As the traditional business suit comes under threat, men are learning that there are more directions to corporate dressing than just up or down. By Yong Wei Jian
As the traditional business suit comes under threat, there are more directions to corporate dressing than just up or down
In the season finale of Billions, hedge fund king Bobby “Axe” Axelrod had to pound the streets to win back former clients, failing miserably. It wasn’t until he ditched the designer suit and tie in favour of his regular business attire – hoodie, T-shirt, and jeans – that he regained his mojo and started speechifying for the win. Dressed down ( in high casual), he looked in control and ready to lead, and not just another guy in a suit begging for money. Quite the turn- on- head on Mark Twain’s “clothes make the man” adage.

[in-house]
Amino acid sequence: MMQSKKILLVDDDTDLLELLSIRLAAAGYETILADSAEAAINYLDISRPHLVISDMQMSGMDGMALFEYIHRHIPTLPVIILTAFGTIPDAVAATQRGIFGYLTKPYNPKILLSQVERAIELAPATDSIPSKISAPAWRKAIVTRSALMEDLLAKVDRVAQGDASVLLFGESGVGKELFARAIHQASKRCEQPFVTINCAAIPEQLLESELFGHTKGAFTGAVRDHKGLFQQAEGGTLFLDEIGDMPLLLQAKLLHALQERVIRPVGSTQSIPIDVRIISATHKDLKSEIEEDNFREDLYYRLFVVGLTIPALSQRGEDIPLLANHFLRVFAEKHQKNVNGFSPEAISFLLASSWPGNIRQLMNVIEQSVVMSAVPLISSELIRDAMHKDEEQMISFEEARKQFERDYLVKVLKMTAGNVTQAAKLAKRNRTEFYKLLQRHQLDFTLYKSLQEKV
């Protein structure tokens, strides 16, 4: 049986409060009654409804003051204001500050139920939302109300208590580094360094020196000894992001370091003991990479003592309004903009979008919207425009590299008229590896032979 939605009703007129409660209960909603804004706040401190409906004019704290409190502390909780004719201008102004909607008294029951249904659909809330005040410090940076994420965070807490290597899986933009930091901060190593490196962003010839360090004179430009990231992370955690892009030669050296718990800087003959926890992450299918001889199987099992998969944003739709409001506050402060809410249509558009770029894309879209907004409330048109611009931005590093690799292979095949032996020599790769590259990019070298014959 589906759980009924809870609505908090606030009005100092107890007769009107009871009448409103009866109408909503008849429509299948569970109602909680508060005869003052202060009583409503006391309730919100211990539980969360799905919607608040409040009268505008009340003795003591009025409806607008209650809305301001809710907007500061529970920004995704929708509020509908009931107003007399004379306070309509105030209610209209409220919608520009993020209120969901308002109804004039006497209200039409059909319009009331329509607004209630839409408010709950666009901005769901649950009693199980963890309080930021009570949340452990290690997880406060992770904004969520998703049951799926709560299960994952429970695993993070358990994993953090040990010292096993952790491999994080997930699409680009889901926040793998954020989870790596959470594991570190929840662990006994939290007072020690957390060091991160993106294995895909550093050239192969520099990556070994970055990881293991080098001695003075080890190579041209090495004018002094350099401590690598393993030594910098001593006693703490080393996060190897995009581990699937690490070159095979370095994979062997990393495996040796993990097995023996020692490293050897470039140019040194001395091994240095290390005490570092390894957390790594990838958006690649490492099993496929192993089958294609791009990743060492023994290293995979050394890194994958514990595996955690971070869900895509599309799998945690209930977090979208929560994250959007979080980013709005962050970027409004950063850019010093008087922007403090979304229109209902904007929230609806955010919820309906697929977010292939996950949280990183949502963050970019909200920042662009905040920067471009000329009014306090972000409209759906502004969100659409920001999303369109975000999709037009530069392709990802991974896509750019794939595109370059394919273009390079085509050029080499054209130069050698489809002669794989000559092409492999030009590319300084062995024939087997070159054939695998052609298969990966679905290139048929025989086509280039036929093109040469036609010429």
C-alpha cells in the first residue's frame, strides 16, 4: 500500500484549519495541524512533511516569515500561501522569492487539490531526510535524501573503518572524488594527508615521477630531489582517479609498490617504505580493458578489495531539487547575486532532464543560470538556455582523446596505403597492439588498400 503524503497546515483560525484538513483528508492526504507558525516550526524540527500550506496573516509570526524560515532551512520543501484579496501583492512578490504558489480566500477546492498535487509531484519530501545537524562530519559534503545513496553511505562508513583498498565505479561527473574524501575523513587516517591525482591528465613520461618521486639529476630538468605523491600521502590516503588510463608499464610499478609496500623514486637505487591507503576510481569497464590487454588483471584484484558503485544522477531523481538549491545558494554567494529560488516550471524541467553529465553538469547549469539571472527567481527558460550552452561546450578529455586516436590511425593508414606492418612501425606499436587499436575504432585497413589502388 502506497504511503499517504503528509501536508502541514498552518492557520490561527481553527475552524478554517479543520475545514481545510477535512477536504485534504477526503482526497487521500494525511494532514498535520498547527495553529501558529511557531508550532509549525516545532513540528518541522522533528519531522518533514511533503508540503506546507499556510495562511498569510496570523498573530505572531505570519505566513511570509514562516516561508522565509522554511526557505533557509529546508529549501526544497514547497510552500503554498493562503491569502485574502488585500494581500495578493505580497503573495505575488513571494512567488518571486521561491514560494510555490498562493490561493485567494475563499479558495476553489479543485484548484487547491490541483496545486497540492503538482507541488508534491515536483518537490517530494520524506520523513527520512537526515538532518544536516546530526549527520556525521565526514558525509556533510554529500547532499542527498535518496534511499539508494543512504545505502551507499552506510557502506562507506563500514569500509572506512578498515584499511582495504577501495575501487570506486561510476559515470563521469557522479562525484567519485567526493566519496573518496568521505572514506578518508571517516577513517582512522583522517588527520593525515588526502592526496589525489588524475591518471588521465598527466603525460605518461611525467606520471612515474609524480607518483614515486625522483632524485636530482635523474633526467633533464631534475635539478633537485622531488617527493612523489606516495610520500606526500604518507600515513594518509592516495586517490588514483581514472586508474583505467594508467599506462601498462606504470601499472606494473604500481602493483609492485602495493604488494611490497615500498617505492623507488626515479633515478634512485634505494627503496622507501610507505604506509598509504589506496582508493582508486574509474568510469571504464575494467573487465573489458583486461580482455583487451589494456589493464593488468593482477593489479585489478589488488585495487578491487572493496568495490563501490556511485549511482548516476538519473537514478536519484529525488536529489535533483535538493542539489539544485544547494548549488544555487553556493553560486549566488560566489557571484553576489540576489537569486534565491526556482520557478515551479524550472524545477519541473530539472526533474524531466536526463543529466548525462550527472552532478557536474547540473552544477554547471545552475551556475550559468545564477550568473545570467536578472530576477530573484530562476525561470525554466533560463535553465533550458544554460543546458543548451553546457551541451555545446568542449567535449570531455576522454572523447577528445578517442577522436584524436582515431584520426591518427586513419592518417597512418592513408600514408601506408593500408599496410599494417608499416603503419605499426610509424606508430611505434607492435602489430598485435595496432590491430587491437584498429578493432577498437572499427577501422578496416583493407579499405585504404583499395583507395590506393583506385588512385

The intention of a well- dressed workplace is to foster an image of professional success, and for the longest time, the business suit embodied that confidence. Axe even said before his attire change (as if to convince himself ): “Do you know why we wear ties? To signify seriousness of purpose. Ours is not to question why, but to do.” But clothing as a symbol of (self-)expression has evolved with the times. Expensive suits no longer denote business success. Office attire no longer distinguish management from workers. Silicon Valley’s “tribal uniforms” displaced the monotonous conformity of the workplace to create a more heterogeneous look. Virgin Group founder, Sir Richard Branson, notes that Twain was addressing the 19th century when dressing proper was important, whereas in many business settings today, a clean pair of jeans, wrinkle-free shirt, and pair of sneakers fit right in. So how did the business power suit lose its, well, power?